• Frequently relates the conversation back to themselves, eg ‘Oh I totally get what you mean, It’s like when I…”
  • Interrupts and talks over people. Wow they really are full of themselves! (Especially when combined with the previous three bullet points). 
  • Lets you down when you have trusted them with a simple task. It really isn’t difficult or time consuming, so it must be that they don’t care. 
  • Daydreams way too much and often seems to be in a fantasy world. Seriously, you’d have thought they’d grown out of that by now. 
  • Doesn’t respect money. Always short of money, getting into debt, unable to build up savings. And yet they have nothing to show for it? Where did it go? Honestly, some people are so spoilt and careless. 
  • Doesn’t prioritize friendship. They rack up credit card debts and can’t afford to go on holiday with you. But then they blow £100 on a water feature for the garden. Well, that just shows me how they prioritise their lives. 
  • Gets angry. This doesn’t apply to everyone with ADHD but is something I think we are more in danger of and is certainly something I can relate to. RSD, as discussed previously on this blog, is a major factor here, but also lack of impulse control. I can get angry as an immediate, knee-jerk response to something, without being able to slow down. I also feel things deeply. I am as likely to be angry about something happening in Yemen as I am about something happening at my children’s school. And both will get me absolutely incensed with rage. I am getting better at dealing with this, though I do believe anger isn’t always wrong or bad. For many situations it is actually the most rational response.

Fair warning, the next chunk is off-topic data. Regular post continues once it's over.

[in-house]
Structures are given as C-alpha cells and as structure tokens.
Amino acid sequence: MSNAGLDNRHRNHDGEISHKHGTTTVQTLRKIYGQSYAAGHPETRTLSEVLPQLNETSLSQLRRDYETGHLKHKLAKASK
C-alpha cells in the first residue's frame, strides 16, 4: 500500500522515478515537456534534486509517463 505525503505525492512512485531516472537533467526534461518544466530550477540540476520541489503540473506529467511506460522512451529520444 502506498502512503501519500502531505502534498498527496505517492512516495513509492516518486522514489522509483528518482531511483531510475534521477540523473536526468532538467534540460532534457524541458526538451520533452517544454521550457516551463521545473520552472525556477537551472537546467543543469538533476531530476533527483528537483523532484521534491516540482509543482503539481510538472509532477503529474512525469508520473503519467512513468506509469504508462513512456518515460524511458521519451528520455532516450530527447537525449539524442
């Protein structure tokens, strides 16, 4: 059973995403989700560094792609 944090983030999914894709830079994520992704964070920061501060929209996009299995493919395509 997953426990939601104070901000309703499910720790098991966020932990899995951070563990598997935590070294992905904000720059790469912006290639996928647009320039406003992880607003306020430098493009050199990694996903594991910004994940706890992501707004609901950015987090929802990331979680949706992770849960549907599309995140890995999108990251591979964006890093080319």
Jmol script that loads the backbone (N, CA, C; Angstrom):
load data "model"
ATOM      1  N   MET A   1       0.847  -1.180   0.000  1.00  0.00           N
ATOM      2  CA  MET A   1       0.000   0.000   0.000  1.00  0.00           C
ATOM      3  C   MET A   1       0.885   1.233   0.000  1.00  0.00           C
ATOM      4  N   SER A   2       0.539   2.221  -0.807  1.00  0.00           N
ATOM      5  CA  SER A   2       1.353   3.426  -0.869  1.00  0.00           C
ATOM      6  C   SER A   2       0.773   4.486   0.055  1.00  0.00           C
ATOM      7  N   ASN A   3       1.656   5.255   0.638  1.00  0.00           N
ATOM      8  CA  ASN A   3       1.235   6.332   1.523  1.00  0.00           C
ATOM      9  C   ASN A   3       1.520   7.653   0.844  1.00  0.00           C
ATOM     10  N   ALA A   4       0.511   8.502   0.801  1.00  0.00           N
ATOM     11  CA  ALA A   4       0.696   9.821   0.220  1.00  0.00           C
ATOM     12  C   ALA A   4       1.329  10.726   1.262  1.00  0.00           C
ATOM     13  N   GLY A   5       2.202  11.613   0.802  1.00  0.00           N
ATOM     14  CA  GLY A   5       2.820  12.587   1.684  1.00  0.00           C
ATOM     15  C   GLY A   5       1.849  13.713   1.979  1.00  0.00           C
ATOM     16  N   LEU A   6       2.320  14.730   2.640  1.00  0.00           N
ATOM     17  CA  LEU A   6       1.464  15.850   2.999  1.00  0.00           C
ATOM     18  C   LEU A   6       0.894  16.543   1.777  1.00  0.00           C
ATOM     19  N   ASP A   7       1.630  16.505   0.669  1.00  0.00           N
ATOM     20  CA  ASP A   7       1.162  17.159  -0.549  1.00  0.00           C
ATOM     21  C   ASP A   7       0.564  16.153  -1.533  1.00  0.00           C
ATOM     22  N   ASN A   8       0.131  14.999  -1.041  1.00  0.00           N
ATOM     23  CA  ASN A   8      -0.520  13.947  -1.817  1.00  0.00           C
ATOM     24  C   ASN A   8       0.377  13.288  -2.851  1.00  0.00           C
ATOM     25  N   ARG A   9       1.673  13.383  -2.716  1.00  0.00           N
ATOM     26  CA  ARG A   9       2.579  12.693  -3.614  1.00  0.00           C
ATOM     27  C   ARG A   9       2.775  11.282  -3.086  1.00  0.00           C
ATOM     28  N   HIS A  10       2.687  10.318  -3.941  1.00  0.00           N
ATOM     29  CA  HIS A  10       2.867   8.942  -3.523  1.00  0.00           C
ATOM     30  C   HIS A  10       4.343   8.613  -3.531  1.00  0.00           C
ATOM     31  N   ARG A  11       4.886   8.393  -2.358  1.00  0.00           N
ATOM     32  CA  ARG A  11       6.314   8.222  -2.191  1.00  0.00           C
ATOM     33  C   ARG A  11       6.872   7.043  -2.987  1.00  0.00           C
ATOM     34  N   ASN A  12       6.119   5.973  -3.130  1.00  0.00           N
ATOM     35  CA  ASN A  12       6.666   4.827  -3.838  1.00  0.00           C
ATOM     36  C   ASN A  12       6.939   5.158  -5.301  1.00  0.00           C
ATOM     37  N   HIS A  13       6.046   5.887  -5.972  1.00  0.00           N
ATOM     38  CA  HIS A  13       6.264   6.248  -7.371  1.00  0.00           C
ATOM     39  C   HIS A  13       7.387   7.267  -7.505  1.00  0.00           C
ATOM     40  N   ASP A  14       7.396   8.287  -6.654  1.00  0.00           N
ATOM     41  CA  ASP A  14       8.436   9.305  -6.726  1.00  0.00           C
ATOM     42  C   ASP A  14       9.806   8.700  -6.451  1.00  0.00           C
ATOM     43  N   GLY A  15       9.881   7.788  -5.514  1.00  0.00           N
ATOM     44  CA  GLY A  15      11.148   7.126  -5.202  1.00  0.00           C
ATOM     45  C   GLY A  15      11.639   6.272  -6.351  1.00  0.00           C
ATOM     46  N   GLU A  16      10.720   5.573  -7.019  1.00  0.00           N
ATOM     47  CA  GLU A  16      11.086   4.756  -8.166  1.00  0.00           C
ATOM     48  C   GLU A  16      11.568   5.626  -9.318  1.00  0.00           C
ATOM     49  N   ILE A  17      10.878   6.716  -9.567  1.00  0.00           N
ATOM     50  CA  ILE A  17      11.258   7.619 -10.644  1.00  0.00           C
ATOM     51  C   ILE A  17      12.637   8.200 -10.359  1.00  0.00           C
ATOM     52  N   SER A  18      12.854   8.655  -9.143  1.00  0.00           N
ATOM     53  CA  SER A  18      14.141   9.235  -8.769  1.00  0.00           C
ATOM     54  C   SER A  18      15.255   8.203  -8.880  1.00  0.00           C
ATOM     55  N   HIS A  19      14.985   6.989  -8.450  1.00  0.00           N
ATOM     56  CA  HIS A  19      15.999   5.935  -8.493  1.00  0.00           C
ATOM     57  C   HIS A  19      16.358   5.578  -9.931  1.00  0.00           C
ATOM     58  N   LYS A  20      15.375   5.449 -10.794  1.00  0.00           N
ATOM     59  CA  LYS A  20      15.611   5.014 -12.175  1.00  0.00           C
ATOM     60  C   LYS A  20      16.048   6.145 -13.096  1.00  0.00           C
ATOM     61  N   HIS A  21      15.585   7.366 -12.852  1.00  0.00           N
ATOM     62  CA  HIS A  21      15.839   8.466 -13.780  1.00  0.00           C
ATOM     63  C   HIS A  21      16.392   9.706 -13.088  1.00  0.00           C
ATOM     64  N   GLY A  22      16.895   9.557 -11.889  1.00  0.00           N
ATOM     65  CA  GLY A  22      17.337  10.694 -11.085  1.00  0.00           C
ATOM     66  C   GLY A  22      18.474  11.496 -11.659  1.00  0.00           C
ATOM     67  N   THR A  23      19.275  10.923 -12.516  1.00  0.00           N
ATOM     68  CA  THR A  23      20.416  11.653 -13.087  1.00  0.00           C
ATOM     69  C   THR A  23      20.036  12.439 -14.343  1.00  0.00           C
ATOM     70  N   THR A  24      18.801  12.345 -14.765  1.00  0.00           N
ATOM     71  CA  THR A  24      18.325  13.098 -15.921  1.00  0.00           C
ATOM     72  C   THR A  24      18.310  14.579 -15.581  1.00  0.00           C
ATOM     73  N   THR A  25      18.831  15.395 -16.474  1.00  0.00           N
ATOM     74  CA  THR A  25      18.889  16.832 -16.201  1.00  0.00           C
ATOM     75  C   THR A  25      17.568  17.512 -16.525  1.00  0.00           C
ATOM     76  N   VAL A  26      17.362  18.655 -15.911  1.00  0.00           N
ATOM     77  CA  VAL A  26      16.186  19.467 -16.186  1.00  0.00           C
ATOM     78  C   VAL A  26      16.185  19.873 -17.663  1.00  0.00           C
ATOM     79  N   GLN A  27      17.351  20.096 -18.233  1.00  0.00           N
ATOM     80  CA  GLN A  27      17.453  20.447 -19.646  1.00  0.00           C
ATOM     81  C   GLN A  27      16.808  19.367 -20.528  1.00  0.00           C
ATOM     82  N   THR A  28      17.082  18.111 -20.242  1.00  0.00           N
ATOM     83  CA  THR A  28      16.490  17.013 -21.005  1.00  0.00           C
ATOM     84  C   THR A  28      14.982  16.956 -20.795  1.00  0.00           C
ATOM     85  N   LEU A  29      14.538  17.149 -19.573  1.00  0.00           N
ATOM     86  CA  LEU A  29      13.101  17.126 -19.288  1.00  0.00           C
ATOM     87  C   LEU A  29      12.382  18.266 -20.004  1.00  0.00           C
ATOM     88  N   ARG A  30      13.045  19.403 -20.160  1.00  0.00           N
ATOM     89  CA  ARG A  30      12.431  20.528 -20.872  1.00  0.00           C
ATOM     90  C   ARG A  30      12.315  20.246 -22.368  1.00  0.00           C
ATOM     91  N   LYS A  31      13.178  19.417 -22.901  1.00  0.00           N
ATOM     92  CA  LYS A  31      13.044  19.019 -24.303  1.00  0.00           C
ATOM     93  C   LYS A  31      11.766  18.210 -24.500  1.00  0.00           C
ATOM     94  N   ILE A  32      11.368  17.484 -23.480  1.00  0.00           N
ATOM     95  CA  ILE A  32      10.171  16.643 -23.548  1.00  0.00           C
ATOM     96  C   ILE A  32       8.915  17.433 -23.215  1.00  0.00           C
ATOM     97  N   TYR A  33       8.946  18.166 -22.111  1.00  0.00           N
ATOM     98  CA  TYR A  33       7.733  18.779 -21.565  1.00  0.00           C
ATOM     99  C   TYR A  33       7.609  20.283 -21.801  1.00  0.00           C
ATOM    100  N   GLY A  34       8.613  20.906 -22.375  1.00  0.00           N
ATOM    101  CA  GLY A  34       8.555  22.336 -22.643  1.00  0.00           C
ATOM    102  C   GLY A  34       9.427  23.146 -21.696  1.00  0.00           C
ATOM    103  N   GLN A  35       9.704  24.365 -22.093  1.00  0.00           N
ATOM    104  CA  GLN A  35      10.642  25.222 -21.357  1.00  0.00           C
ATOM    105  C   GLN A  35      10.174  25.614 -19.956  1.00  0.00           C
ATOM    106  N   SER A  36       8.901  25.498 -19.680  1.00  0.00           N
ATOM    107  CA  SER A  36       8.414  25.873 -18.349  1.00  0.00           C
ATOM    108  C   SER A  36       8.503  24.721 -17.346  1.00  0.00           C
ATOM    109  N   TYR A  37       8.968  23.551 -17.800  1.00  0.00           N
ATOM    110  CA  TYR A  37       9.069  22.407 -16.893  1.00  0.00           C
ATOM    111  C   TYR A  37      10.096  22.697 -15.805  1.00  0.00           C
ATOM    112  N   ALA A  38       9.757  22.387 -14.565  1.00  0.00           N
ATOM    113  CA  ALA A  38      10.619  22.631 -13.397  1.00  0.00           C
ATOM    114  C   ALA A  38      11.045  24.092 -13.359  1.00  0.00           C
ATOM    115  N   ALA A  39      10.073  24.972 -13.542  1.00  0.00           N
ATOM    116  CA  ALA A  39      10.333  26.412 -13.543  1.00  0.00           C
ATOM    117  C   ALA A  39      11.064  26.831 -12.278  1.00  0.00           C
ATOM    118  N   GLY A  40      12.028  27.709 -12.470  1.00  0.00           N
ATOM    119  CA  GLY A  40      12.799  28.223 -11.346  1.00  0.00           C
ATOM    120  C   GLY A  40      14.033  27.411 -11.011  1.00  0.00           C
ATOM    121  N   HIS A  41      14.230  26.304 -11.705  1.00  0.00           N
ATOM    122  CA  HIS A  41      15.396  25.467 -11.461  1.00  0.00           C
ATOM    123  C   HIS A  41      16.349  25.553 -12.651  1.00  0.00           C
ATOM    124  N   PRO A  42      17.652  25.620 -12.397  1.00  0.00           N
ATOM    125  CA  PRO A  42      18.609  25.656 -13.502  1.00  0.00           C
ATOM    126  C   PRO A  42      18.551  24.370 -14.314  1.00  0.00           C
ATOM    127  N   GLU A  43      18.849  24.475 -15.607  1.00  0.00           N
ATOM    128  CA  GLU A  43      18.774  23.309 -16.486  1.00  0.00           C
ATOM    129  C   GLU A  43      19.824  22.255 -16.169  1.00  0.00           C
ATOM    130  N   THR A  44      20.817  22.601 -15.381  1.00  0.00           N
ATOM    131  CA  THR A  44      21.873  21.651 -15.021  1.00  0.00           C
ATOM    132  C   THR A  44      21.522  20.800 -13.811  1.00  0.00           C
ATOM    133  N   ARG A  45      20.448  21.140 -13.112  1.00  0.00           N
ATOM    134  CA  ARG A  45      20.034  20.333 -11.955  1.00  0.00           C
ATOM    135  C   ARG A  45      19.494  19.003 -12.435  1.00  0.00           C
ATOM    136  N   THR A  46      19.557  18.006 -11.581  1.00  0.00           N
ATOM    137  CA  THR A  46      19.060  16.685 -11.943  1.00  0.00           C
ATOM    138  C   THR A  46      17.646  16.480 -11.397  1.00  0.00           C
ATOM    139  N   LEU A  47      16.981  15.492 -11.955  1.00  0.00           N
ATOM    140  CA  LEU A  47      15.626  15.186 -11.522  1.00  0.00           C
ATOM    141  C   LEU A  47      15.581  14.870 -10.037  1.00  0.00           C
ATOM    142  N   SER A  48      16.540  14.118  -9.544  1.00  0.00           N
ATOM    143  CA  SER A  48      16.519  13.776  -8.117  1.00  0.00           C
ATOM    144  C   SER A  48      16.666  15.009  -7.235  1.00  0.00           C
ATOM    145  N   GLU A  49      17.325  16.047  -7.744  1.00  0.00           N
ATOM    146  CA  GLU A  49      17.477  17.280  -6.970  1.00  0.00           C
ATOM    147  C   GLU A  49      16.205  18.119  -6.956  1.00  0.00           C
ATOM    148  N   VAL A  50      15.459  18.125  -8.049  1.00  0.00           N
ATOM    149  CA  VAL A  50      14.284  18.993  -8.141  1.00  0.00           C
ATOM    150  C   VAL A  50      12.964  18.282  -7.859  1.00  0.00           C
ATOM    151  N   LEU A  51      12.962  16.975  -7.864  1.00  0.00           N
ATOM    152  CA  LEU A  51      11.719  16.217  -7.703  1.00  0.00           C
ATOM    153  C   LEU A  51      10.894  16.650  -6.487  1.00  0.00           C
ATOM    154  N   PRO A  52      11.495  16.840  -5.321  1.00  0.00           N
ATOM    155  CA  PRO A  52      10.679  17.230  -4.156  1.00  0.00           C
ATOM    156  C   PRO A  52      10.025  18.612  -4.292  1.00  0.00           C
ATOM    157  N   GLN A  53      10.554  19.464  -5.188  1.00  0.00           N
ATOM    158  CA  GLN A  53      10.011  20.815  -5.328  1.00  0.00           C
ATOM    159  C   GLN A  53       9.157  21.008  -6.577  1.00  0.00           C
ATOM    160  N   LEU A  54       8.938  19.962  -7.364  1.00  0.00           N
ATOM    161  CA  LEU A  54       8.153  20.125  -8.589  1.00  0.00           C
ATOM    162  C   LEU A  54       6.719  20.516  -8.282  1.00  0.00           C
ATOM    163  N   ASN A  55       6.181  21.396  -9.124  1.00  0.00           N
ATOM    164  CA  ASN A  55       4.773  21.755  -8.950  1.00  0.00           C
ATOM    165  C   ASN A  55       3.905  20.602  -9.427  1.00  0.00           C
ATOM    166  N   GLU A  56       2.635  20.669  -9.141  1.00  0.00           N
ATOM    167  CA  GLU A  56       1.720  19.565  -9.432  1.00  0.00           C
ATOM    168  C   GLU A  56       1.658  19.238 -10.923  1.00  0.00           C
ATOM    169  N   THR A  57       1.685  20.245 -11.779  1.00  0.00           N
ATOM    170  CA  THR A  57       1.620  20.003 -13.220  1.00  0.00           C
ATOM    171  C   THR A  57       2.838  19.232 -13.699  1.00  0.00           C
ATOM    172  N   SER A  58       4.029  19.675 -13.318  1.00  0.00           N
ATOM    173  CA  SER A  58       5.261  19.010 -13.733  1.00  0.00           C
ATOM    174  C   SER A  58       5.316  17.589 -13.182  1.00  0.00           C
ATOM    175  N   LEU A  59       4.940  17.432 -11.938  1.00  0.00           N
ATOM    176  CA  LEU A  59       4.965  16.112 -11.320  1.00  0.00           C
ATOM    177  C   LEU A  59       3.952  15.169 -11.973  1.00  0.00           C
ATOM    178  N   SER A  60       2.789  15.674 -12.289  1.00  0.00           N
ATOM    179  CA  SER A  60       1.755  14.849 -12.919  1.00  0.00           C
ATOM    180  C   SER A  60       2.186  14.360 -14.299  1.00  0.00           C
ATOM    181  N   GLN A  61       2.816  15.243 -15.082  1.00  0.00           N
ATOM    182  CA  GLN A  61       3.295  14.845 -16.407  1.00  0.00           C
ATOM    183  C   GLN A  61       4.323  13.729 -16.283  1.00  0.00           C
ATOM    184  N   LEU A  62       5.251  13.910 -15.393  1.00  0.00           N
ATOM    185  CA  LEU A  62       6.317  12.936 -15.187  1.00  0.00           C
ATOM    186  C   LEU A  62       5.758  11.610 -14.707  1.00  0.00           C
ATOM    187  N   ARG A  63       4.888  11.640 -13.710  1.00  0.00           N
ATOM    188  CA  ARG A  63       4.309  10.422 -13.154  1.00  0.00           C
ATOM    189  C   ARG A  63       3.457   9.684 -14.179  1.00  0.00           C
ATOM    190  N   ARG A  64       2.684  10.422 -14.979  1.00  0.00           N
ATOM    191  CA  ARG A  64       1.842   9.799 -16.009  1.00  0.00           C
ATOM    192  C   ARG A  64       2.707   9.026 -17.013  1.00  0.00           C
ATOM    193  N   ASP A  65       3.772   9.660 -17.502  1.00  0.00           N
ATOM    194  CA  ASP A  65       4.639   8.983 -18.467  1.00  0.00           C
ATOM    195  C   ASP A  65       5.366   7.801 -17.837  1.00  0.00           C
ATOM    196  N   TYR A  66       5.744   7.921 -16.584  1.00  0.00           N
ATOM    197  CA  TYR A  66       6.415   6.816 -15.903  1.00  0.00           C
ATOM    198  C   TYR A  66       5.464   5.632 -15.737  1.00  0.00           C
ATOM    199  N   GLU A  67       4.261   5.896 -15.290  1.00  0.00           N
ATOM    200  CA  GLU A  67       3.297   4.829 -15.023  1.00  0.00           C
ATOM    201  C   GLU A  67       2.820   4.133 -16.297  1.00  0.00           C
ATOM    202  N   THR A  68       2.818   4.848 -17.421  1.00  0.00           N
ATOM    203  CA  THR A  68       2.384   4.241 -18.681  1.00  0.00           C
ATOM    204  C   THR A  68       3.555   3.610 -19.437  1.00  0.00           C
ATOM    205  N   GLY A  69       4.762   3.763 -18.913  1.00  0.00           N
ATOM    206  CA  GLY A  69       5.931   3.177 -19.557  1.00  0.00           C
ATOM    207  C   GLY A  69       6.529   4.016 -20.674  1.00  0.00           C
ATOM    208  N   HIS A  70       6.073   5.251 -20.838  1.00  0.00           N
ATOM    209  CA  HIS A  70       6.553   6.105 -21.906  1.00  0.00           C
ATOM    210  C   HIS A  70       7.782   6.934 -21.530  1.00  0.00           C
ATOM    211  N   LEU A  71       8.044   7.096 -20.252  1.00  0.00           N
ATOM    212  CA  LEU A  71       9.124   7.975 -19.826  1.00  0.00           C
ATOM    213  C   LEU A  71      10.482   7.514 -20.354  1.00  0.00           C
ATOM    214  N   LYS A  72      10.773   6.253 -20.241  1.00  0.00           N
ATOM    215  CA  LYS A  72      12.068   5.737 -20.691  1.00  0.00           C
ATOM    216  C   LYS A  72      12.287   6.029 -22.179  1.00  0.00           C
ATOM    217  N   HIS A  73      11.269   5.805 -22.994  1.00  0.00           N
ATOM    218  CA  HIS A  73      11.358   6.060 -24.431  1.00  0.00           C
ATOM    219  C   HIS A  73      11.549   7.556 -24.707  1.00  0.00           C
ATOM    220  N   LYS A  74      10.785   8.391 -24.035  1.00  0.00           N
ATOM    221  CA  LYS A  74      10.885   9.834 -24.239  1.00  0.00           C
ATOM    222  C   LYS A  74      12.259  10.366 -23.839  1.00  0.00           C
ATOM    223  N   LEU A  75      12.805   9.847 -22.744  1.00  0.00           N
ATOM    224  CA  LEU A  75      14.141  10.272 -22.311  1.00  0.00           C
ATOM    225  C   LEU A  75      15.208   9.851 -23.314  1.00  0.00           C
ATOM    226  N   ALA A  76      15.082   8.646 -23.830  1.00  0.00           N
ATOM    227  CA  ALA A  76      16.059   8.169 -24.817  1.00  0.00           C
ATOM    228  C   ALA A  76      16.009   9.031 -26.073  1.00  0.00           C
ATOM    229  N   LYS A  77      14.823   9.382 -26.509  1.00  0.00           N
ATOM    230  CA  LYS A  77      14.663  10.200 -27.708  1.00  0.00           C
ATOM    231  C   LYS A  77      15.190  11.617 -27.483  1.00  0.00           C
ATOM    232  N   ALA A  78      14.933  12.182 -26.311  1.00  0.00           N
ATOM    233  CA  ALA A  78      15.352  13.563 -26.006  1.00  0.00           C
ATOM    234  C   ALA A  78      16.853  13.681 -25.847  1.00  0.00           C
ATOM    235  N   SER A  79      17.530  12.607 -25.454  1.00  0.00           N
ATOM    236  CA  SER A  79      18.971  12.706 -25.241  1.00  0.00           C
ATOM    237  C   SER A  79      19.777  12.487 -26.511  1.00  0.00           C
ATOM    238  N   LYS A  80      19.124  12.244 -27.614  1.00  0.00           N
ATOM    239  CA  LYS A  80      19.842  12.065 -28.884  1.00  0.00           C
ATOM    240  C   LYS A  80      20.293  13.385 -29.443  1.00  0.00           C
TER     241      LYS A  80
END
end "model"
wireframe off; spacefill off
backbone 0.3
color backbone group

• Doesn’t respect property and possessions. Their house is messy, some of it is in need of redecoration or repair. Piles of stuff accumulate in corners, on chairs, on surfaces. Cupboards are badly loaded with items that can tumble or fly out when you open the doors. And then there are all the things they regularly lose or break like the lovely framed picture you got them, or their third smartphone of the year. 
  • Doesn’t take their role as a parent seriously. They haven’t memorised their children’s birth weights, have lost the little red books, forget appointments, rarely sign their kids up for schemes and events before the deadline, are usually zooming up to the school gates at the last minute with those poor, stressed kids. 
  • Has no self control or self motivation. This one is exactly what it says on the tin. I am thoroughly shit at both of these and no technique I have ever tried has alleviated the problem. In our culture this is definitely considered one of the biggest moral failures and one of the things I have been judged for most. Seriously though, if you want to lose weight you just need to stop eating so much food. If you want to stop pulling your hair you just need to try really hard, it’s just mind over matter. Yeah, I am trying really hard, but you’re telling me it’s not good enough. Thanks for that.